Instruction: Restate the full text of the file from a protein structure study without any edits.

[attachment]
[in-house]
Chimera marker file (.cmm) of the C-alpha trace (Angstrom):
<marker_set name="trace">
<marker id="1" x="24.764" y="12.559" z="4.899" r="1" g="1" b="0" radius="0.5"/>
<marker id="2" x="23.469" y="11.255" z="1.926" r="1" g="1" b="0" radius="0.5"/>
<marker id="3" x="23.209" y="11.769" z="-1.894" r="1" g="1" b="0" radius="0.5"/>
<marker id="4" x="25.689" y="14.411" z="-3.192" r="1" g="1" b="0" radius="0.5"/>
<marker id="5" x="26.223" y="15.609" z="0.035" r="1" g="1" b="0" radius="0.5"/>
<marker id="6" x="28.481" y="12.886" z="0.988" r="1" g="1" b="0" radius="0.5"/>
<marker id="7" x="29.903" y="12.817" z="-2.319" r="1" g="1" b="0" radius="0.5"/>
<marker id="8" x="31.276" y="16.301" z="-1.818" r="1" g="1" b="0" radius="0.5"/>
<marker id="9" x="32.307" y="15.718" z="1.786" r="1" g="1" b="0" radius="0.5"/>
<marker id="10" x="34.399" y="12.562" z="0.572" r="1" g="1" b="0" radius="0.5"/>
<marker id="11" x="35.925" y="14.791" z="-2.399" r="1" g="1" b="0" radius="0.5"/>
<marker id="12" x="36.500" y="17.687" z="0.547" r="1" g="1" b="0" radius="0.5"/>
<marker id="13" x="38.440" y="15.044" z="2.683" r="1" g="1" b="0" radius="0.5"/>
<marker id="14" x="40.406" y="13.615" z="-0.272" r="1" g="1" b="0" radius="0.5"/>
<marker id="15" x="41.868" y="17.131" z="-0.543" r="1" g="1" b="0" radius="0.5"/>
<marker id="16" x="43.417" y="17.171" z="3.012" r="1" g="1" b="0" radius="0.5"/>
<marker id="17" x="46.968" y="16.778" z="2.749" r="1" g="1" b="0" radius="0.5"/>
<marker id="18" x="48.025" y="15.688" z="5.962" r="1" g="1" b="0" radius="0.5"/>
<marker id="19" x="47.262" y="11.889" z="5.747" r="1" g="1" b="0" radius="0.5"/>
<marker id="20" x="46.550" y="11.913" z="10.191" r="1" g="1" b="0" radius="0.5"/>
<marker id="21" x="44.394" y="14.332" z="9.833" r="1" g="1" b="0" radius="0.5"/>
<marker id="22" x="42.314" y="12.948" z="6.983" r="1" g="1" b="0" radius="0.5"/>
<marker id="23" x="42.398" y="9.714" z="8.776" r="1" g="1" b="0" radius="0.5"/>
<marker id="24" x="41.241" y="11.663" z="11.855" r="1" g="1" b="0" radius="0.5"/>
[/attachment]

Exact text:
[in-house]
Chimera marker file (.cmm) of the C-alpha trace (Angstrom):
<marker_set name="trace">
<marker id="1" x="24.764" y="12.559" z="4.899" r="1" g="1" b="0" radius="0.5"/>
<marker id="2" x="23.469" y="11.255" z="1.926" r="1" g="1" b="0" radius="0.5"/>
<marker id="3" x="23.209" y="11.769" z="-1.894" r="1" g="1" b="0" radius="0.5"/>
<marker id="4" x="25.689" y="14.411" z="-3.192" r="1" g="1" b="0" radius="0.5"/>
<marker id="5" x="26.223" y="15.609" z="0.035" r="1" g="1" b="0" radius="0.5"/>
<marker id="6" x="28.481" y="12.886" z="0.988" r="1" g="1" b="0" radius="0.5"/>
<marker id="7" x="29.903" y="12.817" z="-2.319" r="1" g="1" b="0" radius="0.5"/>
<marker id="8" x="31.276" y="16.301" z="-1.818" r="1" g="1" b="0" radius="0.5"/>
<marker id="9" x="32.307" y="15.718" z="1.786" r="1" g="1" b="0" radius="0.5"/>
<marker id="10" x="34.399" y="12.562" z="0.572" r="1" g="1" b="0" radius="0.5"/>
<marker id="11" x="35.925" y="14.791" z="-2.399" r="1" g="1" b="0" radius="0.5"/>
<marker id="12" x="36.500" y="17.687" z="0.547" r="1" g="1" b="0" radius="0.5"/>
<marker id="13" x="38.440" y="15.044" z="2.683" r="1" g="1" b="0" radius="0.5"/>
<marker id="14" x="40.406" y="13.615" z="-0.272" r="1" g="1" b="0" radius="0.5"/>
<marker id="15" x="41.868" y="17.131" z="-0.543" r="1" g="1" b="0" radius="0.5"/>
<marker id="16" x="43.417" y="17.171" z="3.012" r="1" g="1" b="0" radius="0.5"/>
<marker id="17" x="46.968" y="16.778" z="2.749" r="1" g="1" b="0" radius="0.5"/>
<marker id="18" x="48.025" y="15.688" z="5.962" r="1" g="1" b="0" radius="0.5"/>
<marker id="19" x="47.262" y="11.889" z="5.747" r="1" g="1" b="0" radius="0.5"/>
<marker id="20" x="46.550" y="11.913" z="10.191" r="1" g="1" b="0" radius="0.5"/>
<marker id="21" x="44.394" y="14.332" z="9.833" r="1" g="1" b="0" radius="0.5"/>
<marker id="22" x="42.314" y="12.948" z="6.983" r="1" g="1" b="0" radius="0.5"/>
<marker id="23" x="42.398" y="9.714" z="8.776" r="1" g="1" b="0" radius="0.5"/>
<marker id="24" x="41.241" y="11.663" z="11.855" r="1" g="1" b="0" radius="0.5"/>